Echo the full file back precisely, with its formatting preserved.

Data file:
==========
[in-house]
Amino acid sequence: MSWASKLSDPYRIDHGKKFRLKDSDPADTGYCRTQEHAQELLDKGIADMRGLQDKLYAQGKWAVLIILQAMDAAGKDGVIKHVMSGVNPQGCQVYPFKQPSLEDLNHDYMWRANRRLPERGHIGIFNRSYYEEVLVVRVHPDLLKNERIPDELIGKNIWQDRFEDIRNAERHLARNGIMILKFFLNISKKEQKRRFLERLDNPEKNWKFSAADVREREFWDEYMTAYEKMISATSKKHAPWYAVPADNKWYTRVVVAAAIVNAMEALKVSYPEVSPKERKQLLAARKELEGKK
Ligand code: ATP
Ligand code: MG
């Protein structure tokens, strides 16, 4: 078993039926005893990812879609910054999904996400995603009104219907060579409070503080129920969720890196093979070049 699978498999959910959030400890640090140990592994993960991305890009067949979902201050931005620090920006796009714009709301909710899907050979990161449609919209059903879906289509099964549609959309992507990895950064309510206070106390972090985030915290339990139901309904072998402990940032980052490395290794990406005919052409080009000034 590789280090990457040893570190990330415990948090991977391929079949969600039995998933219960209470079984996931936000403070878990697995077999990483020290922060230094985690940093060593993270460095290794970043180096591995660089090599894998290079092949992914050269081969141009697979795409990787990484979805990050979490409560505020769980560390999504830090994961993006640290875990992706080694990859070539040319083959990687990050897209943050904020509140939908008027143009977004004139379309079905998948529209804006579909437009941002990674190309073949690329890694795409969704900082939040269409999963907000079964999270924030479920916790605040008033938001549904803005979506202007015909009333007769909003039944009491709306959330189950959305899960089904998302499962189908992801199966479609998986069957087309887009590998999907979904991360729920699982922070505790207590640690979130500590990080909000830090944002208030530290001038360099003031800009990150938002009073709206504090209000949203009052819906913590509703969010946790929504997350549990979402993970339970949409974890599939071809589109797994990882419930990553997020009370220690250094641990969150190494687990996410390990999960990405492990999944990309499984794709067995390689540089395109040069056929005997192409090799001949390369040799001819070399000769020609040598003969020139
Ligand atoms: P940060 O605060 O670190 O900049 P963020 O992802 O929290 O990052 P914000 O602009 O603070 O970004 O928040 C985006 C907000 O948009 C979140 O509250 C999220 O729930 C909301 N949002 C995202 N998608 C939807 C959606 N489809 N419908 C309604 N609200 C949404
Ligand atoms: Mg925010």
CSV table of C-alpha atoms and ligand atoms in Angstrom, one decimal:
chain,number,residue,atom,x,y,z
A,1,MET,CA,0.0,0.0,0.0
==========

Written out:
[in-house]
Amino acid sequence: MSWASKLSDPYRIDHGKKFRLKDSDPADTGYCRTQEHAQELLDKGIADMRGLQDKLYAQGKWAVLIILQAMDAAGKDGVIKHVMSGVNPQGCQVYPFKQPSLEDLNHDYMWRANRRLPERGHIGIFNRSYYEEVLVVRVHPDLLKNERIPDELIGKNIWQDRFEDIRNAERHLARNGIMILKFFLNISKKEQKRRFLERLDNPEKNWKFSAADVREREFWDEYMTAYEKMISATSKKHAPWYAVPADNKWYTRVVVAAAIVNAMEALKVSYPEVSPKERKQLLAARKELEGKK
Ligand code: ATP
Ligand code: MG
């Protein structure tokens, strides 16, 4: 078993039926005893990812879609910054999904996400995603009104219907060579409070503080129920969720890196093979070049 699978498999959910959030400890640090140990592994993960991305890009067949979902201050931005620090920006796009714009709301909710899907050979990161449609919209059903879906289509099964549609959309992507990895950064309510206070106390972090985030915290339990139901309904072998402990940032980052490395290794990406005919052409080009000034 590789280090990457040893570190990330415990948090991977391929079949969600039995998933219960209470079984996931936000403070878990697995077999990483020290922060230094985690940093060593993270460095290794970043180096591995660089090599894998290079092949992914050269081969141009697979795409990787990484979805990050979490409560505020769980560390999504830090994961993006640290875990992706080694990859070539040319083959990687990050897209943050904020509140939908008027143009977004004139379309079905998948529209804006579909437009941002990674190309073949690329890694795409969704900082939040269409999963907000079964999270924030479920916790605040008033938001549904803005979506202007015909009333007769909003039944009491709306959330189950959305899960089904998302499962189908992801199966479609998986069957087309887009590998999907979904991360729920699982922070505790207590640690979130500590990080909000830090944002208030530290001038360099003031800009990150938002009073709206504090209000949203009052819906913590509703969010946790929504997350549990979402993970339970949409974890599939071809589109797994990882419930990553997020009370220690250094641990969150190494687990996410390990999960990405492990999944990309499984794709067995390689540089395109040069056929005997192409090799001949390369040799001819070399000769020609040598003969020139
Ligand atoms: P940060 O605060 O670190 O900049 P963020 O992802 O929290 O990052 P914000 O602009 O603070 O970004 O928040 C985006 C907000 O948009 C979140 O509250 C999220 O729930 C909301 N949002 C995202 N998608 C939807 C959606 N489809 N419908 C309604 N609200 C949404
Ligand atoms: Mg925010």
CSV table of C-alpha atoms and ligand atoms in Angstrom, one decimal:
chain,number,residue,atom,x,y,z
A,1,MET,CA,0.0,0.0,0.0